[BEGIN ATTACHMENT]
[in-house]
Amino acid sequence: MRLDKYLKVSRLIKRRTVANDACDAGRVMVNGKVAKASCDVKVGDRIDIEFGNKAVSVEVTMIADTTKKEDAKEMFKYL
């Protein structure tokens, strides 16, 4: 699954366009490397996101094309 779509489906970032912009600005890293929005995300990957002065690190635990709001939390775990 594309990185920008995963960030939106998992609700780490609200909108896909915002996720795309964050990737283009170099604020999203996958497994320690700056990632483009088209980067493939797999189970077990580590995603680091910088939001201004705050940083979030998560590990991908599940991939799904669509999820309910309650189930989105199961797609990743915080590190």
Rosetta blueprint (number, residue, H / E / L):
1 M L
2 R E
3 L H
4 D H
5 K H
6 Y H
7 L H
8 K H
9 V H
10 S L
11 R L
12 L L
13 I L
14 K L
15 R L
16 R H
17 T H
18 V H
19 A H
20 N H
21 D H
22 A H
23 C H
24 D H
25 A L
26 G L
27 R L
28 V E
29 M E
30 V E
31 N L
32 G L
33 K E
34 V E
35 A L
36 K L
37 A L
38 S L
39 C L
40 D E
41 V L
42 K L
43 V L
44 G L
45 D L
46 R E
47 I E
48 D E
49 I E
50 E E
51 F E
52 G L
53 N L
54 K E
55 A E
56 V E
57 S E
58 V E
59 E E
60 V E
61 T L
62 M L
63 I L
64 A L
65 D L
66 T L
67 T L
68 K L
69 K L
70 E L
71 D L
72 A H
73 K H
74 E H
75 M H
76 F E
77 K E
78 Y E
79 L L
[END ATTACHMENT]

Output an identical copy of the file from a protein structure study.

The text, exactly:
[in-house]
Amino acid sequence: MRLDKYLKVSRLIKRRTVANDACDAGRVMVNGKVAKASCDVKVGDRIDIEFGNKAVSVEVTMIADTTKKEDAKEMFKYL
């Protein structure tokens, strides 16, 4: 699954366009490397996101094309 779509489906970032912009600005890293929005995300990957002065690190635990709001939390775990 594309990185920008995963960030939106998992609700780490609200909108896909915002996720795309964050990737283009170099604020999203996958497994320690700056990632483009088209980067493939797999189970077990580590995603680091910088939001201004705050940083979030998560590990991908599940991939799904669509999820309910309650189930989105199961797609990743915080590190």
Rosetta blueprint (number, residue, H / E / L):
1 M L
2 R E
3 L H
4 D H
5 K H
6 Y H
7 L H
8 K H
9 V H
10 S L
11 R L
12 L L
13 I L
14 K L
15 R L
16 R H
17 T H
18 V H
19 A H
20 N H
21 D H
22 A H
23 C H
24 D H
25 A L
26 G L
27 R L
28 V E
29 M E
30 V E
31 N L
32 G L
33 K E
34 V E
35 A L
36 K L
37 A L
38 S L
39 C L
40 D E
41 V L
42 K L
43 V L
44 G L
45 D L
46 R E
47 I E
48 D E
49 I E
50 E E
51 F E
52 G L
53 N L
54 K E
55 A E
56 V E
57 S E
58 V E
59 E E
60 V E
61 T L
62 M L
63 I L
64 A L
65 D L
66 T L
67 T L
68 K L
69 K L
70 E L
71 D L
72 A H
73 K H
74 E H
75 M H
76 F E
77 K E
78 Y E
79 L L